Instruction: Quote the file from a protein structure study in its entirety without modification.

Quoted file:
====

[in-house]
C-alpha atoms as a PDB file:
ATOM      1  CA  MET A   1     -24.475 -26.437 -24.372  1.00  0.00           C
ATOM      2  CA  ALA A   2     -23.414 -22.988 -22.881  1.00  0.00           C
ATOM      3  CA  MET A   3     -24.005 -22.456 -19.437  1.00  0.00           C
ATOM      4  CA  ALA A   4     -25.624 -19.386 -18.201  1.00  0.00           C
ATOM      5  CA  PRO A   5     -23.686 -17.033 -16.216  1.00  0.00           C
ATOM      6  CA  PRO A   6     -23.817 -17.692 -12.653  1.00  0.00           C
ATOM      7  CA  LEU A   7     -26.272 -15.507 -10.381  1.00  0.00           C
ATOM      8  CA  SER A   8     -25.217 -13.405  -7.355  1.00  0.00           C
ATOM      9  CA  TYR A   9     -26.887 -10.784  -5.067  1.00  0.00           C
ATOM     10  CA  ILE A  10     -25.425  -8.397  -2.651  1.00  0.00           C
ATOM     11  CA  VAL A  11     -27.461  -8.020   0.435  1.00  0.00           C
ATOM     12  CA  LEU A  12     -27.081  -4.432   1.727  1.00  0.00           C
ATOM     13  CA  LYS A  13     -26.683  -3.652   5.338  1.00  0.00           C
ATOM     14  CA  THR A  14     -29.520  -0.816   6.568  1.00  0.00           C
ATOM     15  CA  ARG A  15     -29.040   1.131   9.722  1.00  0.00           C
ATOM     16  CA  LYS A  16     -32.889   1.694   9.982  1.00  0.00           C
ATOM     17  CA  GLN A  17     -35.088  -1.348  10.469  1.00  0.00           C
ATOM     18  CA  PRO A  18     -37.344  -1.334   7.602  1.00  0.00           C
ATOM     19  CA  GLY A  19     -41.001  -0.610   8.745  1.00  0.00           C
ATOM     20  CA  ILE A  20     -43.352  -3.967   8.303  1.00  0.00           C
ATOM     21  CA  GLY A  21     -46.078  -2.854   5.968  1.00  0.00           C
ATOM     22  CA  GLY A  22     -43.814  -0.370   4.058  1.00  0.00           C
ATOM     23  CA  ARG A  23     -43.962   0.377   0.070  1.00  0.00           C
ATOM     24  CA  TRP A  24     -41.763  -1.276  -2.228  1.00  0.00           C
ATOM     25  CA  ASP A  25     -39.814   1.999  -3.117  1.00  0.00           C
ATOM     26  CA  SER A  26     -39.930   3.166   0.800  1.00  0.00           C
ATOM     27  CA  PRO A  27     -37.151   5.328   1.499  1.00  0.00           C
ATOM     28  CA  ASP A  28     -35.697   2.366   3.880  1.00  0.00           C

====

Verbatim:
[in-house]
C-alpha atoms as a PDB file:
ATOM      1  CA  MET A   1     -24.475 -26.437 -24.372  1.00  0.00           C
ATOM      2  CA  ALA A   2     -23.414 -22.988 -22.881  1.00  0.00           C
ATOM      3  CA  MET A   3     -24.005 -22.456 -19.437  1.00  0.00           C
ATOM      4  CA  ALA A   4     -25.624 -19.386 -18.201  1.00  0.00           C
ATOM      5  CA  PRO A   5     -23.686 -17.033 -16.216  1.00  0.00           C
ATOM      6  CA  PRO A   6     -23.817 -17.692 -12.653  1.00  0.00           C
ATOM      7  CA  LEU A   7     -26.272 -15.507 -10.381  1.00  0.00           C
ATOM      8  CA  SER A   8     -25.217 -13.405  -7.355  1.00  0.00           C
ATOM      9  CA  TYR A   9     -26.887 -10.784  -5.067  1.00  0.00           C
ATOM     10  CA  ILE A  10     -25.425  -8.397  -2.651  1.00  0.00           C
ATOM     11  CA  VAL A  11     -27.461  -8.020   0.435  1.00  0.00           C
ATOM     12  CA  LEU A  12     -27.081  -4.432   1.727  1.00  0.00           C
ATOM     13  CA  LYS A  13     -26.683  -3.652   5.338  1.00  0.00           C
ATOM     14  CA  THR A  14     -29.520  -0.816   6.568  1.00  0.00           C
ATOM     15  CA  ARG A  15     -29.040   1.131   9.722  1.00  0.00           C
ATOM     16  CA  LYS A  16     -32.889   1.694   9.982  1.00  0.00           C
ATOM     17  CA  GLN A  17     -35.088  -1.348  10.469  1.00  0.00           C
ATOM     18  CA  PRO A  18     -37.344  -1.334   7.602  1.00  0.00           C
ATOM     19  CA  GLY A  19     -41.001  -0.610   8.745  1.00  0.00           C
ATOM     20  CA  ILE A  20     -43.352  -3.967   8.303  1.00  0.00           C
ATOM     21  CA  GLY A  21     -46.078  -2.854   5.968  1.00  0.00           C
ATOM     22  CA  GLY A  22     -43.814  -0.370   4.058  1.00  0.00           C
ATOM     23  CA  ARG A  23     -43.962   0.377   0.070  1.00  0.00           C
ATOM     24  CA  TRP A  24     -41.763  -1.276  -2.228  1.00  0.00           C
ATOM     25  CA  ASP A  25     -39.814   1.999  -3.117  1.00  0.00           C
ATOM     26  CA  SER A  26     -39.930   3.166   0.800  1.00  0.00           C
ATOM     27  CA  PRO A  27     -37.151   5.328   1.499  1.00  0.00           C
ATOM     28  CA  ASP A  28     -35.697   2.366   3.880  1.00  0.00           C